Clean Routine for Fruits and Veggies

Clean Routine for Fruits and Veggies

How to remove harmful bacteria and chemicals  

Food-borne illnesses from fruits and veggies have more than doubled over the past 10 years. That’s one more reason why you should always wash fresh produce first—even if you’re going to slice or peel it, since the knife can transfer bacteria from the outside in. Cut away bruised areas because bacteria can make a home there too.

Here are some options for washing away health hazards, such as pesticides, bacteria, waxes and soil:

  • Water – The U.S. Department of Agriculture recommends washing with cold tap water and using a brush on produce with firm surfaces, such as potatoes and apples.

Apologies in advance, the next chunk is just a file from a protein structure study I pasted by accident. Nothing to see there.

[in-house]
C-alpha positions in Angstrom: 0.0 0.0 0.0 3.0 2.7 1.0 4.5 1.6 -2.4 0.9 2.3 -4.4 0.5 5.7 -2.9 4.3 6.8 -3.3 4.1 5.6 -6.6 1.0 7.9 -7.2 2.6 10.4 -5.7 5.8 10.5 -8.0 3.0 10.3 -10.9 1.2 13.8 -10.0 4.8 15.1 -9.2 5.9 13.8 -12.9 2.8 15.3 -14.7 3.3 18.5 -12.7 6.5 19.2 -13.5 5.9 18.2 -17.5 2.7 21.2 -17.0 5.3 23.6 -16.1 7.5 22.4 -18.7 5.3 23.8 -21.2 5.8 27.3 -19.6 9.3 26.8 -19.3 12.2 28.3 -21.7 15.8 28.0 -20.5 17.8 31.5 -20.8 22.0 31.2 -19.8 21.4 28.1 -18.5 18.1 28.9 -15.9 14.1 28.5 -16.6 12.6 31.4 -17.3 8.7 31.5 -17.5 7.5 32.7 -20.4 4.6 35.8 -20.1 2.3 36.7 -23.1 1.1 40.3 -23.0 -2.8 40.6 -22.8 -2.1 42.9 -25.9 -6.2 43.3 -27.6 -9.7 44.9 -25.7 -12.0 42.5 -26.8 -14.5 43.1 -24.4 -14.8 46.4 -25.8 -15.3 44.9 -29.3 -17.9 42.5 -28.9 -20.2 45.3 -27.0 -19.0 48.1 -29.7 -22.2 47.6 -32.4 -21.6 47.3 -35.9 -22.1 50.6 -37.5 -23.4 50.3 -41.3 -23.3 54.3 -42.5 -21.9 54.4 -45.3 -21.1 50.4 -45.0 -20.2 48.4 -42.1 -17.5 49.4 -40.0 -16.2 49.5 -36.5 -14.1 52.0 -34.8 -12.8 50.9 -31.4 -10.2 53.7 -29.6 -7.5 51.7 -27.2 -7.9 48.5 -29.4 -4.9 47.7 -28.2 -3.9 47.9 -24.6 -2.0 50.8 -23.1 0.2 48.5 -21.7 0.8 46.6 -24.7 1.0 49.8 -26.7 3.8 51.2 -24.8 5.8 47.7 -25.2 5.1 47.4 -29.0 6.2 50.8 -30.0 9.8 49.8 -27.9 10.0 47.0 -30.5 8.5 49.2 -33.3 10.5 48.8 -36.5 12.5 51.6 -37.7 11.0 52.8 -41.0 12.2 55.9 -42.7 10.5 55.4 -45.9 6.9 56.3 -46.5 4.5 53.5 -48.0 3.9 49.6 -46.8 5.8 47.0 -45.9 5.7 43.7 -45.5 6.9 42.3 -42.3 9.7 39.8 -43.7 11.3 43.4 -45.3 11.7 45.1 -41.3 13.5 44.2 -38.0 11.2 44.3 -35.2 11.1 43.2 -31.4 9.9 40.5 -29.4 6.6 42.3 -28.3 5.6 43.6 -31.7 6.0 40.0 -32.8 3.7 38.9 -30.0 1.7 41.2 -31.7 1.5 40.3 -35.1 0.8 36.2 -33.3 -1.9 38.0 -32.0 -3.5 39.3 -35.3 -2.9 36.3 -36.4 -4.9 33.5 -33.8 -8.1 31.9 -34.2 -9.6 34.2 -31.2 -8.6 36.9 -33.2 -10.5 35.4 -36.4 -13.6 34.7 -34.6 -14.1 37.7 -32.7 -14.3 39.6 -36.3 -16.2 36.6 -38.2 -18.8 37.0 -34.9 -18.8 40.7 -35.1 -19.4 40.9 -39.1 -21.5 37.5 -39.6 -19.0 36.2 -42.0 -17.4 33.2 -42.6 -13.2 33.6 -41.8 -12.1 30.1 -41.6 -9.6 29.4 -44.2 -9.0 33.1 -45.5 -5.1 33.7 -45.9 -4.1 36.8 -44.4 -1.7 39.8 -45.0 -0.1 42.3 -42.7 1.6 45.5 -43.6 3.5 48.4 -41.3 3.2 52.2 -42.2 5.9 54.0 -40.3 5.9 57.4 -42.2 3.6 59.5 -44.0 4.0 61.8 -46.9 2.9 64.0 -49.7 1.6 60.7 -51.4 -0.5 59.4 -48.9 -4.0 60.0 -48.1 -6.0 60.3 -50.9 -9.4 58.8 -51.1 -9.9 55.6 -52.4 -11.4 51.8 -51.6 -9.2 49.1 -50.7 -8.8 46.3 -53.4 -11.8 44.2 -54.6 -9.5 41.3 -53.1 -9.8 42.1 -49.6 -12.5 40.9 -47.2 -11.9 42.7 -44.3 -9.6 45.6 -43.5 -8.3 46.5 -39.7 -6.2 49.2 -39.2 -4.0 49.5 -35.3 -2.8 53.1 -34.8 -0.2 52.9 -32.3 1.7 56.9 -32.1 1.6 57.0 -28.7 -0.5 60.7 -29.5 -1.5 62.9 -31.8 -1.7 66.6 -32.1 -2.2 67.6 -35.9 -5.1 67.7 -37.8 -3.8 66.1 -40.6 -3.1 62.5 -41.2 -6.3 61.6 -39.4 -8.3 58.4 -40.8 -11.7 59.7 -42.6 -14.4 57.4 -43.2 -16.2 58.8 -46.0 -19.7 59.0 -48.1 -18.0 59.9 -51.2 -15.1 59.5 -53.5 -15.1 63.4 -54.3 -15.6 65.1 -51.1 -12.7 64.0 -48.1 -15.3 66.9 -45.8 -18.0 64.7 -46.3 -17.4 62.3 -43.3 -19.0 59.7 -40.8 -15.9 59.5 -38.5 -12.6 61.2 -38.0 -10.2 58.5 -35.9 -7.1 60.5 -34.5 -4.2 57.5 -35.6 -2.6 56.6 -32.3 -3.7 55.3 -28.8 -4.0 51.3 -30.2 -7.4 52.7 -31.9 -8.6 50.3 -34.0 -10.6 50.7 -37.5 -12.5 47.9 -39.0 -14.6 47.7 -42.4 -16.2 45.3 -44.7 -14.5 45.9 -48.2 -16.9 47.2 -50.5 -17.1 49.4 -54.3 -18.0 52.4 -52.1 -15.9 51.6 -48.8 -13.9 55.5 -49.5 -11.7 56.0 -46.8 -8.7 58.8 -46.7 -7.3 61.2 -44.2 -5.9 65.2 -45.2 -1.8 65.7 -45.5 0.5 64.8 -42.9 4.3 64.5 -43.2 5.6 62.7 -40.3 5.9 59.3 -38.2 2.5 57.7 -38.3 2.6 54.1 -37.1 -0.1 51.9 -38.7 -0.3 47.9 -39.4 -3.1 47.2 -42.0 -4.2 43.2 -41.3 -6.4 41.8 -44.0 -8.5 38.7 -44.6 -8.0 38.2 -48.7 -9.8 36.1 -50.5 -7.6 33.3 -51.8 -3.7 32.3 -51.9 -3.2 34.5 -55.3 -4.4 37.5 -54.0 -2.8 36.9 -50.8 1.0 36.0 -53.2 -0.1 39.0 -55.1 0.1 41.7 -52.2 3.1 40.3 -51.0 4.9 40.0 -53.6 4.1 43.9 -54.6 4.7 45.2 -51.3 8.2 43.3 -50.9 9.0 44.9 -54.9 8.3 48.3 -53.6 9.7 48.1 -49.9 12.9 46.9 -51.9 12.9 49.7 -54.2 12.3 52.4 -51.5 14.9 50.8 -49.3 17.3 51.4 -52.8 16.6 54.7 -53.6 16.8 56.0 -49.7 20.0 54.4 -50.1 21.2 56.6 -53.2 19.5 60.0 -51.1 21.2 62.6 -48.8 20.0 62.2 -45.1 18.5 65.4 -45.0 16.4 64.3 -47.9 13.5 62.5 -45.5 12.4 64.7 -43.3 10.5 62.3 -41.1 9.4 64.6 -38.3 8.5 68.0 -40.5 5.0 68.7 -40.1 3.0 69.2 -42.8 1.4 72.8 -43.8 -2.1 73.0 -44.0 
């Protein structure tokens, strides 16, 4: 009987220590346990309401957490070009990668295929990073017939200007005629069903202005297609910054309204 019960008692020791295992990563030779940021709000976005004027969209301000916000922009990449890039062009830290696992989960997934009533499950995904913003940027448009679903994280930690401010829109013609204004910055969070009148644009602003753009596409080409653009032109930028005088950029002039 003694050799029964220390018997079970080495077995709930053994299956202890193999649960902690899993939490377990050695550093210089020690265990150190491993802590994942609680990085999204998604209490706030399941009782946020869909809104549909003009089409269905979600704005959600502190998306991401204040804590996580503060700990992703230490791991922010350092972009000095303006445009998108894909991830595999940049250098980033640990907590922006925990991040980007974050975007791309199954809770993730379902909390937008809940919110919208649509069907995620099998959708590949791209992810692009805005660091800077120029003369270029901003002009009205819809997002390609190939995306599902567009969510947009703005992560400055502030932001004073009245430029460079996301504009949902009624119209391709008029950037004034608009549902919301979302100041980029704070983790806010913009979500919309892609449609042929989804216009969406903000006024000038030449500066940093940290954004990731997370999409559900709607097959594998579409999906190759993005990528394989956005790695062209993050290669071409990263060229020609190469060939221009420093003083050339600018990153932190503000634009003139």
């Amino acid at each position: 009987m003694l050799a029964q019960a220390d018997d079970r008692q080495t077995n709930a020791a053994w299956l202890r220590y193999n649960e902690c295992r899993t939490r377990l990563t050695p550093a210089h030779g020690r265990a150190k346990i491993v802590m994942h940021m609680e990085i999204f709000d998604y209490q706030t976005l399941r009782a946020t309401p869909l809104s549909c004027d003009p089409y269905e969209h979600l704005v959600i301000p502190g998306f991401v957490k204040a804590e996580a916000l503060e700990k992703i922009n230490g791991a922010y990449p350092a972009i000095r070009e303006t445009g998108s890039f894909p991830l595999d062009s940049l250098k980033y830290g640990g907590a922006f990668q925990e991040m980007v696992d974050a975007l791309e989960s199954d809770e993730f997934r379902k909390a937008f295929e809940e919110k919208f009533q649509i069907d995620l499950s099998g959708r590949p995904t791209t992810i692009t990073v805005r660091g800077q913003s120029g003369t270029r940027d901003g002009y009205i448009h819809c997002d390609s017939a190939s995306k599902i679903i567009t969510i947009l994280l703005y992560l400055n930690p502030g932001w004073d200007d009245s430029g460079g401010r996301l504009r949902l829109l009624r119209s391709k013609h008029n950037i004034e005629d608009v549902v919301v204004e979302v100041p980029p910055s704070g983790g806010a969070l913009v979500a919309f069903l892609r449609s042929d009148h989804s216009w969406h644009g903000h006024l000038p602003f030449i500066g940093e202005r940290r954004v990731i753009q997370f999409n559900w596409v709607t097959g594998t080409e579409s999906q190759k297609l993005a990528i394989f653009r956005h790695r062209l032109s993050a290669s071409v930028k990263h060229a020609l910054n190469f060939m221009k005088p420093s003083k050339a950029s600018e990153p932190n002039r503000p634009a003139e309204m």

• Store-bought produce wash – John Muir Health’s director of Nutrition Services, Sandra Rigney, likes the convenience of these products and advises buying those without chemicals, preservatives or artificial ingredients.
  • Vinegar and water – A Cook’s Illustrated magazine experiment found this treatment to be more effective than water. Fill a spray bottle with one cup of white vinegar and three cups of water. Wash off residual flavor with cold water.

One last, surefire tip for reducing exposure to pesticide residue: Go organic.